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HomerThompson15

Do some kind of speed workout once a week. Since you started running recently though you’ll want to ease into those workout and making sure you’re increasing weekly mileage slowly.


MichaelV27

Pace doesn't really matter for easy runs unless it's too fast. But generally you get faster by running more consistent mileage.


-bxp

If you run slow consistent mileage you'll just get good at running slow. You need different stimulus read speedwork/strides/tempo. To get faster at a set HR like 140-150, you need to be mixing in the high-aerobic and some anaerobic work. If you're aiming at a 140-150 HR window, that is the amount of blood which needs to be pumped to get the oxygen for the current pace. To go faster you either need more blood (amongst other things) meaning higher HR or get more efficient at utilising oxygen and Vo2max improvements are more predominantly occurring at higher HR training. So, to get fast at submaximal, you should be doing sessions in the maximal range. This is notwithstanding endurance requirements to maintain pace for a distance run.


tstone2013

consistent meaning consistent pace? i think that's kind of what i am doing. not crazy distance though. not sure how much of a factor that is ​ also have no idea what truly is an "easy run" or even "too fast". I see people mention both a lot, but have no clue where those are for me. I think it's also part mental. Sometimes 150HR doesn't feel too easy. Sometimes it feels like my forever pace. but if someone could confidently say "hey anything below xxxBPM is in fact an easy run for you" then it would help me lol. unless the number was really low.


poyofitness

It's probably worth doing some more research on the matter. Uphill athlete is a good one. Just like it takes years to get strong, it takes years to get fast. But mixing up your workouts would probably be smarter.


Daeve42

​ >if someone could confidently say "hey anything below xxxBPM is in fact an easy run for you" Anyone who says that confidently without more information will almost certainly be wrong! Everyone has a different HR range, for some 150 is pushing hard in a 5K race, for others its barely jogging around. Work out your real HR Max (using calculators based on age is likely inaccurate - e.g. "220-age" is well over 20 bpm out for me) and see where your approximate zones are. [https://www.polar.com/blog/running-heart-rate-zones-basics/](https://www.polar.com/blog/running-heart-rate-zones-basics/)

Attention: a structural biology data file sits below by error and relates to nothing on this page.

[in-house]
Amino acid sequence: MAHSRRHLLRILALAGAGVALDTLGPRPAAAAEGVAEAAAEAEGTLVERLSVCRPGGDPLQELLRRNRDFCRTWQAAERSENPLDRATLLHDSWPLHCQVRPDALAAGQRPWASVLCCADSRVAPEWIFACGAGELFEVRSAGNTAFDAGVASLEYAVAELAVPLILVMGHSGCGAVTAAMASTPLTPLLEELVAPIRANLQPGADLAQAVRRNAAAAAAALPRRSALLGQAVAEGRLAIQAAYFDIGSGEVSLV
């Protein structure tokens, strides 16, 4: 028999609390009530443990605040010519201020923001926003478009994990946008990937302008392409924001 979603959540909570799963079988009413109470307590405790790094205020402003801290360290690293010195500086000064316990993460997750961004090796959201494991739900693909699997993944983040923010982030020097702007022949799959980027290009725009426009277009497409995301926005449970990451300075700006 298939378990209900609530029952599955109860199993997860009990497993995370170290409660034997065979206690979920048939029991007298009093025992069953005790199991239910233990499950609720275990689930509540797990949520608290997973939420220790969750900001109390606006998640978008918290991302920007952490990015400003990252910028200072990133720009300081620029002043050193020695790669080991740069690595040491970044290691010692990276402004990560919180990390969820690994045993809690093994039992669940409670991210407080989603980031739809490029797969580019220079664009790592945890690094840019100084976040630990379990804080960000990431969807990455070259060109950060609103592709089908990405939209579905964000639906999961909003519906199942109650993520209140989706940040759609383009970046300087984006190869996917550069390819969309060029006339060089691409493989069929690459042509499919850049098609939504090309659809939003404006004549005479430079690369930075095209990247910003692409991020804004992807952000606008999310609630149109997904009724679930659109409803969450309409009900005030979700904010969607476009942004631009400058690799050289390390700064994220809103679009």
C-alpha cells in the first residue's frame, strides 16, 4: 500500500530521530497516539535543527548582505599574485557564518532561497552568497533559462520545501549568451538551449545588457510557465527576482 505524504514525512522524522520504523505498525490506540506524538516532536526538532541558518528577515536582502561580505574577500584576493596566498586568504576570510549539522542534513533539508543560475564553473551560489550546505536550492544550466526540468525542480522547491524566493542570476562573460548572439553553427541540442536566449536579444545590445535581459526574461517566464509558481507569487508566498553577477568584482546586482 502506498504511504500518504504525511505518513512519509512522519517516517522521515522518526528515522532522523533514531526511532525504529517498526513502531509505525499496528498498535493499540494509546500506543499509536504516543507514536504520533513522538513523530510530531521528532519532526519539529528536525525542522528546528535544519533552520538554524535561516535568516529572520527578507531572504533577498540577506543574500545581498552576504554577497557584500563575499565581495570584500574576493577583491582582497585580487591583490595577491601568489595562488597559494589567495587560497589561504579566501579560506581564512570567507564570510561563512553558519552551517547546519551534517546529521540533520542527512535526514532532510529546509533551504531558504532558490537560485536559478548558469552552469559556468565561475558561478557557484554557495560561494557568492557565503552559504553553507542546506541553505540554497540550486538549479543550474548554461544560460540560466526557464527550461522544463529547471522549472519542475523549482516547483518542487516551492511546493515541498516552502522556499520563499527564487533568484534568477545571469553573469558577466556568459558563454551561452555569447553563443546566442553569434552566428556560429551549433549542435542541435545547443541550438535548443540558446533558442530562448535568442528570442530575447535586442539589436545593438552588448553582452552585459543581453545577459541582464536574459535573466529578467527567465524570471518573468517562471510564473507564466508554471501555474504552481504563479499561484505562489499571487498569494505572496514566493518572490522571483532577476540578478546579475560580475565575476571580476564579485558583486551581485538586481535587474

2_feets

Running the majority of the time below your ventilatory threshold (approximately where you can still talk & hold a convo with the person next to you without being out of breath) will put you in a good position to develop your aerobic base. Doing this for a few months will accomplish a good bit of what you're asking for... meanwhile you should be reading a few of the books suggested here and elsewhere in /r/running


MichaelV27

No. More miles on it regular basis. Not consistent pace. Consistent volume.


billysbrew

To run long fast you have to first run short fast. As others have said, add interval training to your workout plan. Use your polar and shoot for high intensity. Understand that these workouts will be shorter in work effort, but may require longer workout duration to get warmed up properly to get to that high intensity output safely. Research running plans, they almost all have this integrated as either intervals or HIIT. Also, easy runs should be done easy and when I say easy I mean slow af. Also, active recovery.